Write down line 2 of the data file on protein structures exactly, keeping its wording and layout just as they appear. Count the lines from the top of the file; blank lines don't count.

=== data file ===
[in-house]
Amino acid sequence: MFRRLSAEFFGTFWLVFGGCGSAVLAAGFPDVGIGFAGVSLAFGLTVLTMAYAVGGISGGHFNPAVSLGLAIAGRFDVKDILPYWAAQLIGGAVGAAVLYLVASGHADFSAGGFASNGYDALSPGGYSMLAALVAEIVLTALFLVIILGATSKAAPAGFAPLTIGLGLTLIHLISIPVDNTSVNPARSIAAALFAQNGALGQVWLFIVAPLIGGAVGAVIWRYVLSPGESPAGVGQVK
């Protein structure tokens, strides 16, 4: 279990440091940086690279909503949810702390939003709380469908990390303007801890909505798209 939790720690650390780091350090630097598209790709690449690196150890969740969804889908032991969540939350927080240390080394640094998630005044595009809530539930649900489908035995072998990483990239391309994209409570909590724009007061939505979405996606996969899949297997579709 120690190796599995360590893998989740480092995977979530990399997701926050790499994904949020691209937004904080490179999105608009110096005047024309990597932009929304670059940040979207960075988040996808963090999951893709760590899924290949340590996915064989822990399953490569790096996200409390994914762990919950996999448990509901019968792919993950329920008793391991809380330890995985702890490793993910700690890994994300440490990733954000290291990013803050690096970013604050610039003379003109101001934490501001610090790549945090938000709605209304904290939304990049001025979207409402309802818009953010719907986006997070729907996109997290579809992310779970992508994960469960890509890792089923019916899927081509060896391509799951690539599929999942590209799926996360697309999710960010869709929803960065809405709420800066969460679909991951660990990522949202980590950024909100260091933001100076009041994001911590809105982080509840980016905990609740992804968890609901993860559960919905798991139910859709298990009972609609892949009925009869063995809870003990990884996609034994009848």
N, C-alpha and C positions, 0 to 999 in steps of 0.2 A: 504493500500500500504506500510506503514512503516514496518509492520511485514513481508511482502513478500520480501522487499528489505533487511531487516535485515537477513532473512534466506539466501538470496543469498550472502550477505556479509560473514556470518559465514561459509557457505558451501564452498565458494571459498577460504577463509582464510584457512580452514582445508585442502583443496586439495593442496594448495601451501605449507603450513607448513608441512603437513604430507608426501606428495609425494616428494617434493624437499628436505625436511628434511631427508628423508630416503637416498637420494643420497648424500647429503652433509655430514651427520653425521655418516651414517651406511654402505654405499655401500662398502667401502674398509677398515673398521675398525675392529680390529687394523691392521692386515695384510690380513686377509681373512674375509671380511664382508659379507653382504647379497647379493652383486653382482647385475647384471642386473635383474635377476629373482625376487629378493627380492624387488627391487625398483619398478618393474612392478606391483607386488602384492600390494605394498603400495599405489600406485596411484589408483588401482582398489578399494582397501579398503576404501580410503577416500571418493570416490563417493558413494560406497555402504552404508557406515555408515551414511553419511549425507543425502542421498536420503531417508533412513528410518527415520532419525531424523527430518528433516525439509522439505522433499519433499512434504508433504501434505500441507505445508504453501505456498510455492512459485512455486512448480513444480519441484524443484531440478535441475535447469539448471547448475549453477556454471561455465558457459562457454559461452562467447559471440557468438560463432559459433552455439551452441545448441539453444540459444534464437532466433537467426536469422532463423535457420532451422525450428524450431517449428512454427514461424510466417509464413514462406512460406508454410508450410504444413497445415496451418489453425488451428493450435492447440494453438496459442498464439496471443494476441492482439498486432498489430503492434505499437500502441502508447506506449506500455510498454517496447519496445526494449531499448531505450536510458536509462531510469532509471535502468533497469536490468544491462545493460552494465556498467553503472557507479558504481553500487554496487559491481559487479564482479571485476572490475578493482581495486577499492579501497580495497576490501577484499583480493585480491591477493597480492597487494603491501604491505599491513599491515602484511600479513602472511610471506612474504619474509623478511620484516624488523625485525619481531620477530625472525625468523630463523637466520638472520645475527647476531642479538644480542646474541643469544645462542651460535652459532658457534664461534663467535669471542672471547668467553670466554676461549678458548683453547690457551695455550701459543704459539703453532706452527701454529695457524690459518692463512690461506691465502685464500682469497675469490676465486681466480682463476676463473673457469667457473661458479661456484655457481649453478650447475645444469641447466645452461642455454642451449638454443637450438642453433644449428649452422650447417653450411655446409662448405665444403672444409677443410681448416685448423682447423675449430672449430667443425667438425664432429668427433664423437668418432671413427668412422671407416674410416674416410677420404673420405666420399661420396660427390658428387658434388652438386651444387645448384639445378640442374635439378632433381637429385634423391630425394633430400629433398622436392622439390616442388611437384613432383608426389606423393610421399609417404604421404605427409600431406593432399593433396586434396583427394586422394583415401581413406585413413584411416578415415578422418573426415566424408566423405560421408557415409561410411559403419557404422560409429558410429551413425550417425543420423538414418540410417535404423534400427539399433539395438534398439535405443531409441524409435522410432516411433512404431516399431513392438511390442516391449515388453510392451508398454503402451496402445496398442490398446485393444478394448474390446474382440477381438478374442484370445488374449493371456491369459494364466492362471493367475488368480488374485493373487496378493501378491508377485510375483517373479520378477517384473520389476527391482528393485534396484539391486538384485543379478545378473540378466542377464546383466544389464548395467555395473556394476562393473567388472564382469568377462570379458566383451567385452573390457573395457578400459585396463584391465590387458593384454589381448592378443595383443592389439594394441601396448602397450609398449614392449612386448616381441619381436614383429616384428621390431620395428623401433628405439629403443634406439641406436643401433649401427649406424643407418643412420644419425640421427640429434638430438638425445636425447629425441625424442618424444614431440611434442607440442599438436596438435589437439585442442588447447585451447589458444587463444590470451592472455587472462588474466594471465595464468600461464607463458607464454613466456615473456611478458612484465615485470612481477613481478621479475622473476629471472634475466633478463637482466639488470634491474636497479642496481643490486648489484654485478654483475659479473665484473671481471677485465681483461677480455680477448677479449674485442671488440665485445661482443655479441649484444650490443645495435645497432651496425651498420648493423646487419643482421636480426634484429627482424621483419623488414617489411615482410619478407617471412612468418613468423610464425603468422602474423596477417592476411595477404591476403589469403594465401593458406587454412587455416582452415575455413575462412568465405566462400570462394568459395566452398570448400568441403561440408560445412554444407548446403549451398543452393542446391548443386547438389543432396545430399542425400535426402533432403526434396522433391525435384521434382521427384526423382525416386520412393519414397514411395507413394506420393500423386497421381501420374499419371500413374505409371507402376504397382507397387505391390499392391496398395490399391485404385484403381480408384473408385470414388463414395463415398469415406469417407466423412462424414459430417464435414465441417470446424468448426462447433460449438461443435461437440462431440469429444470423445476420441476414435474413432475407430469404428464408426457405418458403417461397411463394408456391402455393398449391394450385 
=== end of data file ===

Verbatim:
Amino acid sequence: MFRRLSAEFFGTFWLVFGGCGSAVLAAGFPDVGIGFAGVSLAFGLTVLTMAYAVGGISGGHFNPAVSLGLAIAGRFDVKDILPYWAAQLIGGAVGAAVLYLVASGHADFSAGGFASNGYDALSPGGYSMLAALVAEIVLTALFLVIILGATSKAAPAGFAPLTIGLGLTLIHLISIPVDNTSVNPARSIAAALFAQNGALGQVWLFIVAPLIGGAVGAVIWRYVLSPGESPAGVGQVK